Traditional economic theory says “yes.” Deficits require governments to borrow more in capital markets. The increased demand pushes up real interest rates; this effect should be especially pronounced when we are at or near full employment.
But for a long time standard empirical work said “no.” Significant real interest rate effects from deficits are hard to find in the data.
A puzzle, no? More generally there are few propositions about real interest rates that I find convincing.
While the debate remains unsettled, some recent research, published by the Federal Reserve Bank of Philadelphia, offers a new spin on the problem. The claim is that expected future deficits have a significant impact on real interest rates, even if current deficits do not. Announcements that future deficits will be high, for instance, appear to raise real interest rates. If correct, this theory would allow us to resurrect a classical view of the macroeconomy. Relative price effects would reign supreme and the case for fiscal responsibility would be cemented.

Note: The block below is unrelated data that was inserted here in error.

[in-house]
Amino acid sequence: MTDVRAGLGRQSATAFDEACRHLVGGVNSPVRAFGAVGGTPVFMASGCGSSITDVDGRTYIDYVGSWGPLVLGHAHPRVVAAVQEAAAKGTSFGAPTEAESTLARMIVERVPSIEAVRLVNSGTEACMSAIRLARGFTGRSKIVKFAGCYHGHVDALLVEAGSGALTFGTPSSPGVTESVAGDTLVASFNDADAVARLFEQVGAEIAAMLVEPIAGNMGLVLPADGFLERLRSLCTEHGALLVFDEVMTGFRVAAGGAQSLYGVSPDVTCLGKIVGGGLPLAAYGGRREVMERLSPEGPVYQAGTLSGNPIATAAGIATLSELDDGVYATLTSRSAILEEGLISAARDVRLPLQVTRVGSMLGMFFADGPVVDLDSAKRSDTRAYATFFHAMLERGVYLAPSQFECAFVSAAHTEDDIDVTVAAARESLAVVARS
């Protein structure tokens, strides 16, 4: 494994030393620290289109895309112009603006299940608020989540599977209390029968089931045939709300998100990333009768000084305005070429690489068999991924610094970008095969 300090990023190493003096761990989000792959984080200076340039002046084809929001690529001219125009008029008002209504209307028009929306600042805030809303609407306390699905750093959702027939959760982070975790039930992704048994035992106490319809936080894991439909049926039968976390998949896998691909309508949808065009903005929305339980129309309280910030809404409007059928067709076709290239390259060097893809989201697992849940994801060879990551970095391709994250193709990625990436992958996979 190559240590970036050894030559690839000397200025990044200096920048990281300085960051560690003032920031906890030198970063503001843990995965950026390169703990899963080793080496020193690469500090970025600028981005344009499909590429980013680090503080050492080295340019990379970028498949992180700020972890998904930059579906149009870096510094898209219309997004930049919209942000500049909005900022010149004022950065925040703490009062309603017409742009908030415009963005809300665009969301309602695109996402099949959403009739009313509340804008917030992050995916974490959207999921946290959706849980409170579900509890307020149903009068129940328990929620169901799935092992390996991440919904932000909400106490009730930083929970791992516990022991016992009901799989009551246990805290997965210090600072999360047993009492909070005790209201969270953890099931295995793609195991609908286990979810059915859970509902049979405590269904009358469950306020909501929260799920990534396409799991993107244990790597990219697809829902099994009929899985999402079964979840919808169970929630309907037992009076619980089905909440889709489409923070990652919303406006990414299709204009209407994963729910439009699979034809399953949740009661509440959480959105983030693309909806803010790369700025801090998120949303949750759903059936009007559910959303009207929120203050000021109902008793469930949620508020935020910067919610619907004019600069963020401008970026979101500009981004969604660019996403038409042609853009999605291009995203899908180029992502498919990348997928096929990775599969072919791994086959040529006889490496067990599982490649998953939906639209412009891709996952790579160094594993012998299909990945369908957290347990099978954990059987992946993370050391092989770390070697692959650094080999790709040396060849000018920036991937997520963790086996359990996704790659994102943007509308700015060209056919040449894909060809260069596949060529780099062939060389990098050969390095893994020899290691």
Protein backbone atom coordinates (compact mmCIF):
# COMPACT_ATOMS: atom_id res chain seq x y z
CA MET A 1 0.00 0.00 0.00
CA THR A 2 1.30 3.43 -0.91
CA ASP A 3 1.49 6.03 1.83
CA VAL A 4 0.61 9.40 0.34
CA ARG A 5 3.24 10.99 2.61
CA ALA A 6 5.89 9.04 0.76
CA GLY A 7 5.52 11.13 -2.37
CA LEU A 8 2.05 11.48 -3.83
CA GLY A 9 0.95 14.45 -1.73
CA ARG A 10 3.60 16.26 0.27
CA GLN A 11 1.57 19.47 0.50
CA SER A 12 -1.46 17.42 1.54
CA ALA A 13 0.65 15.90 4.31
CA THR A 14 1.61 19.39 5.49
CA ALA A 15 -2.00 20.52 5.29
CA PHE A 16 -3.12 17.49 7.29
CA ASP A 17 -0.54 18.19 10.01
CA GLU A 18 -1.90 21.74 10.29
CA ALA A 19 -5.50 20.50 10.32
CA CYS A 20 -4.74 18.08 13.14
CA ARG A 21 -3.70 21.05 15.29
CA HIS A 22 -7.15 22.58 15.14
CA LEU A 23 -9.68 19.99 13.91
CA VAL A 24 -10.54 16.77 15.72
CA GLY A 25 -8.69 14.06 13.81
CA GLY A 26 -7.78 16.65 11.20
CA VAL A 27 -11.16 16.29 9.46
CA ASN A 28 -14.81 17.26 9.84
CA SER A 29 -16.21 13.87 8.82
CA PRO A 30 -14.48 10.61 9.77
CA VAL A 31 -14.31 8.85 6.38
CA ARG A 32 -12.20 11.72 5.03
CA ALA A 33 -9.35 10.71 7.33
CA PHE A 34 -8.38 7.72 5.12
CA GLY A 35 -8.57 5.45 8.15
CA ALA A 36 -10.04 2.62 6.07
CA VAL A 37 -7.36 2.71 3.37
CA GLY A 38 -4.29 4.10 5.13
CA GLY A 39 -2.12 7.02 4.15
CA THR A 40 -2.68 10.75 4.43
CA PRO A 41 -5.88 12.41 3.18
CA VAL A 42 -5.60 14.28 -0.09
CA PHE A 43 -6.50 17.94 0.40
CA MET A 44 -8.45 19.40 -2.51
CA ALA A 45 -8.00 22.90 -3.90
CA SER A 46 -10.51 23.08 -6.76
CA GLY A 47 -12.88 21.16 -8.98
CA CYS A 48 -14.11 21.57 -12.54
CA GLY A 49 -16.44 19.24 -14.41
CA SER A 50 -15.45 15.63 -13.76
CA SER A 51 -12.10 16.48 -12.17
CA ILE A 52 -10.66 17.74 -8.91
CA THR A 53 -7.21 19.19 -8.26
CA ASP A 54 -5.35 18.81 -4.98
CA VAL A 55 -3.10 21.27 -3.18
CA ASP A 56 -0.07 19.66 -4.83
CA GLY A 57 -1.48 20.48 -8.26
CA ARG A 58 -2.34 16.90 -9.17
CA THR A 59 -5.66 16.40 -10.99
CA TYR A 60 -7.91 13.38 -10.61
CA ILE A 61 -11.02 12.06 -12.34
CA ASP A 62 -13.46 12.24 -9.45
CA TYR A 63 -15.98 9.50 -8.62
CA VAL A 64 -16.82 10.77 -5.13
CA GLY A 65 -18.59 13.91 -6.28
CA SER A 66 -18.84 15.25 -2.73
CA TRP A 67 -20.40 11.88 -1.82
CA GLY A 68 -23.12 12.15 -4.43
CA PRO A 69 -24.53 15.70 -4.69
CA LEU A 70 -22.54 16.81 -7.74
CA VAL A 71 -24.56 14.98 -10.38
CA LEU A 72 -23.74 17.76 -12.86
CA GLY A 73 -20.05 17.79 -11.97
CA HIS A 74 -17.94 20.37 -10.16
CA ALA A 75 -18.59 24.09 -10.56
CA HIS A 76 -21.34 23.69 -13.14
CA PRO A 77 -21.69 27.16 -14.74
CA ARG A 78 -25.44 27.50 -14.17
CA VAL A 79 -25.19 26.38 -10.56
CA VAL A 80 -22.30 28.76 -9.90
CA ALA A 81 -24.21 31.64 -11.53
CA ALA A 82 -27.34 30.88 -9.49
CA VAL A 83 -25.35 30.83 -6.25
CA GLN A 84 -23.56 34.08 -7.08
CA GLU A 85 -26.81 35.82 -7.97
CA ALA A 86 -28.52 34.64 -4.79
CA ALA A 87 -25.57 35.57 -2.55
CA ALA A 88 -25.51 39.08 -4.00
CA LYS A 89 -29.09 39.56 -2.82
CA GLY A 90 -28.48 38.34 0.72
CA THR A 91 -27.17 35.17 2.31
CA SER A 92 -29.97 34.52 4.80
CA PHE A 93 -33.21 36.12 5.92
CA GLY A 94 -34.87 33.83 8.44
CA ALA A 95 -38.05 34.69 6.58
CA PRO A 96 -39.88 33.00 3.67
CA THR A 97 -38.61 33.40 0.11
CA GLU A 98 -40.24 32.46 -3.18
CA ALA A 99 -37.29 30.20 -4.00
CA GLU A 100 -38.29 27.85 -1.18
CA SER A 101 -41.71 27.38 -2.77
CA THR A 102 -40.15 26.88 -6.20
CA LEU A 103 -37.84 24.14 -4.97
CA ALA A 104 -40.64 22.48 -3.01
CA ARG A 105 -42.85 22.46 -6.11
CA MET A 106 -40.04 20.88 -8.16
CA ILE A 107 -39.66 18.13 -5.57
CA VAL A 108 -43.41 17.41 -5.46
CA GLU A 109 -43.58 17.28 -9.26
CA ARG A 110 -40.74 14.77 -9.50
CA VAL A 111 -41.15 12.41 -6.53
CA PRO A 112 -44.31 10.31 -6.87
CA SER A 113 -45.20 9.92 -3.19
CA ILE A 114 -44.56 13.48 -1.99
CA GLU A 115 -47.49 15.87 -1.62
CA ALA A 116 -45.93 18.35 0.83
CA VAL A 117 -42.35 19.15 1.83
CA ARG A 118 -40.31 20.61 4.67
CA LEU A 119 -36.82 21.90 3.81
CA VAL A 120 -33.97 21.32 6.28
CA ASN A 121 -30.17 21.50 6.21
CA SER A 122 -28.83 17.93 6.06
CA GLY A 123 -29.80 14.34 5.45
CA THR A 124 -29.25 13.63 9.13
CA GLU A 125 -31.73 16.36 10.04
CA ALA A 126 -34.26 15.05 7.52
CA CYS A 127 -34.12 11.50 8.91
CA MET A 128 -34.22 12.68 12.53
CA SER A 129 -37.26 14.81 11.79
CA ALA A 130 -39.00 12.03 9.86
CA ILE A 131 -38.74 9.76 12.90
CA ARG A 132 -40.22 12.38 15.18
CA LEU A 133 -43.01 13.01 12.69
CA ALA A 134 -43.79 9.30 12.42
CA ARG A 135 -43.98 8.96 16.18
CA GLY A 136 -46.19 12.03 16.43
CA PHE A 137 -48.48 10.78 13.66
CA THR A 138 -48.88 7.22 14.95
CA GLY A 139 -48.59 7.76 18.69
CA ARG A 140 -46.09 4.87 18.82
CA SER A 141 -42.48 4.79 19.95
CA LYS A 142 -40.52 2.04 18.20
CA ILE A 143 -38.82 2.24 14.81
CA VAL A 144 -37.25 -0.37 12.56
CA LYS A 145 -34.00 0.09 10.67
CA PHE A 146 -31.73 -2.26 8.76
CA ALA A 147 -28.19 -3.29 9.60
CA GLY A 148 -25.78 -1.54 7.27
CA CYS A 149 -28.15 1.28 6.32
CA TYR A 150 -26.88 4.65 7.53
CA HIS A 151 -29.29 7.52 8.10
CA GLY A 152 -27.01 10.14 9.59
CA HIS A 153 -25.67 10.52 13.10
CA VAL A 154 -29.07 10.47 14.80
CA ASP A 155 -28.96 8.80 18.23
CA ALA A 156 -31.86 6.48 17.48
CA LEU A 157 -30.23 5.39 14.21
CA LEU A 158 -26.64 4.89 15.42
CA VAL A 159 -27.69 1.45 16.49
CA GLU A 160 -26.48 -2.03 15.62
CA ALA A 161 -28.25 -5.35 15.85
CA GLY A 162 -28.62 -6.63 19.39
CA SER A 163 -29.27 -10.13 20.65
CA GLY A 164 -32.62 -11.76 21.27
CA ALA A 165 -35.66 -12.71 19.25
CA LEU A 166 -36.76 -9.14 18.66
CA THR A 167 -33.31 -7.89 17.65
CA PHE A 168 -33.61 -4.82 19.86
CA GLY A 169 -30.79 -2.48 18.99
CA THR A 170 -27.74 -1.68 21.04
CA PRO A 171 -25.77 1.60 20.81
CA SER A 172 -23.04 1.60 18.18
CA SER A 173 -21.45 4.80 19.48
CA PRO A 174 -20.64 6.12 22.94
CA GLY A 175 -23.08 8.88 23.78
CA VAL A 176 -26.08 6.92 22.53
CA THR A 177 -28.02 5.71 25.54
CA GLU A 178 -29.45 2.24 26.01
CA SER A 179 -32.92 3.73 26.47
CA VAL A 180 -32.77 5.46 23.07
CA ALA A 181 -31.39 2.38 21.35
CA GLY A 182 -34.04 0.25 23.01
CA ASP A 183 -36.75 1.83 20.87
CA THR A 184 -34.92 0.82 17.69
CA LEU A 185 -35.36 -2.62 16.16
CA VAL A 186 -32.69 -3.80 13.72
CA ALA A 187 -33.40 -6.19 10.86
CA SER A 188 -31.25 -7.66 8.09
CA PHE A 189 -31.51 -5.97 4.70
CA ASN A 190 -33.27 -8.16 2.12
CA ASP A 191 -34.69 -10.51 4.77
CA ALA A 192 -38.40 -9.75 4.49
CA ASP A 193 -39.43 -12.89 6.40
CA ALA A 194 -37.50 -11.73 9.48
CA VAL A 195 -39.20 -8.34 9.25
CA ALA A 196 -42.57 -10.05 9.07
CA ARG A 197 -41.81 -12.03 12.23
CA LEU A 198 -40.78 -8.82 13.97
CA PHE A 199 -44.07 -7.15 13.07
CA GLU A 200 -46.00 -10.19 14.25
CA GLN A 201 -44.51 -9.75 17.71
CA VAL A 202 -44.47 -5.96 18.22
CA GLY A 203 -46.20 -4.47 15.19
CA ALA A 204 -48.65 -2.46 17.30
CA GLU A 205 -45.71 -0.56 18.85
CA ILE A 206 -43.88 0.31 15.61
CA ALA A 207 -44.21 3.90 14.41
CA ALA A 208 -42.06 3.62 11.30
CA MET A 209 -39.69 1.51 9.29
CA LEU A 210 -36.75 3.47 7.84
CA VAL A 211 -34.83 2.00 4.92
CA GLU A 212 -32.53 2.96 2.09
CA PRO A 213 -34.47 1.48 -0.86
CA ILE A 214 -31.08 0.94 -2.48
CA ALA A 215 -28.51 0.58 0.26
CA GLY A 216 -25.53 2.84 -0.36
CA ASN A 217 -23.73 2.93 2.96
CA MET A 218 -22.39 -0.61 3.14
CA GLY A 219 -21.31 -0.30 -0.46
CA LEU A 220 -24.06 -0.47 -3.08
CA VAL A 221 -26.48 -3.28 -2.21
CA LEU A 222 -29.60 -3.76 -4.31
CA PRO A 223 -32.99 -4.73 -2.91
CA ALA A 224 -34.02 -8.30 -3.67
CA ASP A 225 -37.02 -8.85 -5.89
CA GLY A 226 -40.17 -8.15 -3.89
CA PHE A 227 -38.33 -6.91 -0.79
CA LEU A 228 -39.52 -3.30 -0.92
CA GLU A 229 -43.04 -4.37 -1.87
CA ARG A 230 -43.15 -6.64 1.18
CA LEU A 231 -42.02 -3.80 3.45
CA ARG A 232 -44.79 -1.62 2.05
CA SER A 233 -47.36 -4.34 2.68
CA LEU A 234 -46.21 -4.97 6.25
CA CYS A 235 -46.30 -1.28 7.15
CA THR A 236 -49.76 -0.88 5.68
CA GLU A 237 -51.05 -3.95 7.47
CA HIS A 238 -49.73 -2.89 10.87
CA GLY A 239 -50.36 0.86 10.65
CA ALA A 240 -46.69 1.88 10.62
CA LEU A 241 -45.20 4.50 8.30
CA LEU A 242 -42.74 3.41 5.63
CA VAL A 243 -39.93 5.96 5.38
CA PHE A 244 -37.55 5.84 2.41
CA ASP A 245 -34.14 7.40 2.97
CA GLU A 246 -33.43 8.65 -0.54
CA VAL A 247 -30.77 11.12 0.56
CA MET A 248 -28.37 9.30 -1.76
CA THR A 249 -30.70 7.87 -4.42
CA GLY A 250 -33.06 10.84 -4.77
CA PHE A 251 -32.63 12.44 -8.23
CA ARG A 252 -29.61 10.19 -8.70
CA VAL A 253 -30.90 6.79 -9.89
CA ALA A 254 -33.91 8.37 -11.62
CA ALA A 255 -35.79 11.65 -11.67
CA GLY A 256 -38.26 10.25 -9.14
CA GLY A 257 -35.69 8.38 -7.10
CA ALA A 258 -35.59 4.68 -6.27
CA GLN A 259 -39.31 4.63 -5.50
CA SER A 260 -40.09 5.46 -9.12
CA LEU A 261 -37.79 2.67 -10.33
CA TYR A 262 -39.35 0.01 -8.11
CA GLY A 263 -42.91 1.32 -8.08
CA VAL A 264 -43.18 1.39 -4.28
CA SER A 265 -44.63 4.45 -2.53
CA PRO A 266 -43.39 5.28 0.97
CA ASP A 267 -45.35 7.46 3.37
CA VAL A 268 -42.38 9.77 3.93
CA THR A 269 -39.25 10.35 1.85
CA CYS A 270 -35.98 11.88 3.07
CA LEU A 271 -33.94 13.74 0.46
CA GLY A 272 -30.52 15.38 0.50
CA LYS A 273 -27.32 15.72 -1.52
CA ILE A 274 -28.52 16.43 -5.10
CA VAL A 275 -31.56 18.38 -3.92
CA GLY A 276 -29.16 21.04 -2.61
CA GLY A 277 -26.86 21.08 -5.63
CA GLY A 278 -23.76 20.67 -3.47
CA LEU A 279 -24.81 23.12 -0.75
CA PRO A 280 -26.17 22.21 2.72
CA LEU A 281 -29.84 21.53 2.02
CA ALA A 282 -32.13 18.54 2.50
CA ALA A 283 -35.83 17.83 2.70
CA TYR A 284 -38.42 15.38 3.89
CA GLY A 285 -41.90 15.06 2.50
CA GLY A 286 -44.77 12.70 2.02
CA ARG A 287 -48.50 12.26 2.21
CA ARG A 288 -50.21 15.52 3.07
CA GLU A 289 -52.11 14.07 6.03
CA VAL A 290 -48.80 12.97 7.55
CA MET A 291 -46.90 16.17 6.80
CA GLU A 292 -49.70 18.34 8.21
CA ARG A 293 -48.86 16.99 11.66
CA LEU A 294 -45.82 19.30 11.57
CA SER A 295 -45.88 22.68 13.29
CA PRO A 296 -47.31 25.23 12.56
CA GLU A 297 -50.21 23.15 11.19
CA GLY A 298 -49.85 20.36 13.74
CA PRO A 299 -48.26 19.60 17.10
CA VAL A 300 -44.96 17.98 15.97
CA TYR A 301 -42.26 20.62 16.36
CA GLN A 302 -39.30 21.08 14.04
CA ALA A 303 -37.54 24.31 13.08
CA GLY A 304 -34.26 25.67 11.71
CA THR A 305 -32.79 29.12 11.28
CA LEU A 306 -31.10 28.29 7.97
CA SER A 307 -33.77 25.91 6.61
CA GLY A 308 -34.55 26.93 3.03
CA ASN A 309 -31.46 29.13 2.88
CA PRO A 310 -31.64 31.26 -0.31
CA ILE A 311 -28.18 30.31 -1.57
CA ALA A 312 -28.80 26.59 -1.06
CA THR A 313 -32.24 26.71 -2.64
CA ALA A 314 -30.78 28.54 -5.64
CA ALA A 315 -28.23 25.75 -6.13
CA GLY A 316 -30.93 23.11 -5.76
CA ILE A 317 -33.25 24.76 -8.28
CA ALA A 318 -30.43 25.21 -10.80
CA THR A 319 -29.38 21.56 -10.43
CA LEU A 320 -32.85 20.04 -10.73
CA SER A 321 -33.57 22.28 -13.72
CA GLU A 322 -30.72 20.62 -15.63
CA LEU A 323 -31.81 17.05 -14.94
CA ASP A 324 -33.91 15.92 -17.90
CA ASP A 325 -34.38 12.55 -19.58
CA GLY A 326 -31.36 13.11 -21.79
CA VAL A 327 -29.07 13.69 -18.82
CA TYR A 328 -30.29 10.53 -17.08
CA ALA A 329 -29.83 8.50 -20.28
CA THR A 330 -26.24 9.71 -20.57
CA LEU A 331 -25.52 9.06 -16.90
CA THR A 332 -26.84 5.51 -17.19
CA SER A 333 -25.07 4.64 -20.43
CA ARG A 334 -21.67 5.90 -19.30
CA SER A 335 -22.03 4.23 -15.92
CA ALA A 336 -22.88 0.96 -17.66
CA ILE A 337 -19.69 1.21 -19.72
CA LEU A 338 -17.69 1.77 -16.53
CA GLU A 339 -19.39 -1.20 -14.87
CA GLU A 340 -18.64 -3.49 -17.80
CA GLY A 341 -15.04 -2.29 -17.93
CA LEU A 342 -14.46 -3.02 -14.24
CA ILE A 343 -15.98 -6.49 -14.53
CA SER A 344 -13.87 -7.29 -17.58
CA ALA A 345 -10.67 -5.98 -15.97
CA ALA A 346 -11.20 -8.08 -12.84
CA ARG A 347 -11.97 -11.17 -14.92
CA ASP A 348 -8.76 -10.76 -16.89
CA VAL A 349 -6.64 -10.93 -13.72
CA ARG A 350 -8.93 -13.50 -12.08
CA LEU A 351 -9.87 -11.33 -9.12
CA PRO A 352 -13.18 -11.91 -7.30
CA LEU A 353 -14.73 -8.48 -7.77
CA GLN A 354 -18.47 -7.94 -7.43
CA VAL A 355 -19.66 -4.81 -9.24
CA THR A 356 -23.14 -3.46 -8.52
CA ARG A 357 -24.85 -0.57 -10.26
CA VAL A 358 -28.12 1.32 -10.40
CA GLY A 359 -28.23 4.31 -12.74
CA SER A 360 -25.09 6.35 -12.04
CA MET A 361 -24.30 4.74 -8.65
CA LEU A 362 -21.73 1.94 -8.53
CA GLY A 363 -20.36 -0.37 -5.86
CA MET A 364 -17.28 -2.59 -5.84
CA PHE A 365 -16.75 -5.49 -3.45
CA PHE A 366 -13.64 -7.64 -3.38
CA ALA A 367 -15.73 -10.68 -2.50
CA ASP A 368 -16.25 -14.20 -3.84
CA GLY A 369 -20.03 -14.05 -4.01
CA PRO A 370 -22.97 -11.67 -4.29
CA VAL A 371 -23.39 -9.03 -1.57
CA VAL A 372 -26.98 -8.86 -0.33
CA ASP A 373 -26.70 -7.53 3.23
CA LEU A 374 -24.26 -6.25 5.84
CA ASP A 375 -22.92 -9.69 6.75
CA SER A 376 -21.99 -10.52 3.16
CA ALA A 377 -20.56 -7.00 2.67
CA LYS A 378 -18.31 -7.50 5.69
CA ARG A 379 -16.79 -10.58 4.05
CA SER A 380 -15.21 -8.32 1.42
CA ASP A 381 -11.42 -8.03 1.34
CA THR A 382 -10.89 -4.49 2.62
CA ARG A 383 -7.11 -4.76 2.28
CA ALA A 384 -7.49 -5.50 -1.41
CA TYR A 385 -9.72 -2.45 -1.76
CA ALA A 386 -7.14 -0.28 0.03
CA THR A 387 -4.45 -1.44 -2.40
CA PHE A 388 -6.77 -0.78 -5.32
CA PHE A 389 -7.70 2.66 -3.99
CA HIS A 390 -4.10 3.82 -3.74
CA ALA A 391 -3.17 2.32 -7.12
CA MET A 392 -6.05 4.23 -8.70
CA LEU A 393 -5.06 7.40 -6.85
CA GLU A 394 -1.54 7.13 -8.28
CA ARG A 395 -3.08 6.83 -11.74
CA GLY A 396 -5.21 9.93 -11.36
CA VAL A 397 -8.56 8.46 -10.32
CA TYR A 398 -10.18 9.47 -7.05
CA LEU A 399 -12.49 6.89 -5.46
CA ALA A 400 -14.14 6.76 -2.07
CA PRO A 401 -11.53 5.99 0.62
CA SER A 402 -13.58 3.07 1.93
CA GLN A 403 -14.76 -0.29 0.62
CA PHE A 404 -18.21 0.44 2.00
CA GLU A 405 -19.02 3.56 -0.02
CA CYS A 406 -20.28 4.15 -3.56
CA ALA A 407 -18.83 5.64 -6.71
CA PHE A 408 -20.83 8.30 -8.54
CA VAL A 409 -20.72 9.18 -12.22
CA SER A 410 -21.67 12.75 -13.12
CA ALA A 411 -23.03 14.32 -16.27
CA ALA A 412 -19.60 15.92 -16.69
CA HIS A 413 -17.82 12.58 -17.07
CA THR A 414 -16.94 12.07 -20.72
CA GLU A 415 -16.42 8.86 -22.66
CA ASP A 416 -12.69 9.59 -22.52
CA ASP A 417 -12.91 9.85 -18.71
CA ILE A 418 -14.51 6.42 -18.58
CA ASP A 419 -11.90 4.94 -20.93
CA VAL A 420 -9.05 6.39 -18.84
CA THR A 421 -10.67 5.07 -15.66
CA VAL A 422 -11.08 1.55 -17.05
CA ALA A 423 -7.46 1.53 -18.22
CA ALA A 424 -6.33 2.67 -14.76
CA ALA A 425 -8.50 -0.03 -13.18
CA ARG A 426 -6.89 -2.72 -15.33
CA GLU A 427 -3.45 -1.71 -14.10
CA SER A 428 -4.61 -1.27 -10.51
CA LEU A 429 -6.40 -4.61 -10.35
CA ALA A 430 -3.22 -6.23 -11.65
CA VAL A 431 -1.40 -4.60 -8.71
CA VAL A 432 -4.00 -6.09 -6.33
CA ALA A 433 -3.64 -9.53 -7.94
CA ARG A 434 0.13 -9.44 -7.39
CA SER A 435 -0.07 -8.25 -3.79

I would welcome these conclusions but nonetheless I have my doubts. Once you postulate that individuals are so forward-looking, should not Ricardian Equivalence hold? Then it is the level of government spending that should matter, not the level of the deficit. And doesn’t the entire hypothesis rest on the expectations theory of the term structure of interest rates? Yet the expectations theory otherwise appears to be falsified. If you don’t know those technical terms, the bottom line is the following. The basic model relating deficits to other macroeconomic variables is murky, yet this hypothesis assumes a fairly simple set of relationships.
So where are we left? I’ll suggest a macroeconomic law. When in doubt, opt for moderation. This holds for both deficits and future expected deficits. And I suspect Alex assents as well.
Thanks to Bruce Bartlett for the pointer. His blog is an excellent place to follow developments on fiscal policy and supply-side macroeconomics. Supply-side economics has a bad name in this country. In part some of the Reagan advisors oversold the idea that tax cuts would increase total revenue. Let’s not forget that supply-side ideas, when applied in the proper context, have proven successful in many other countries.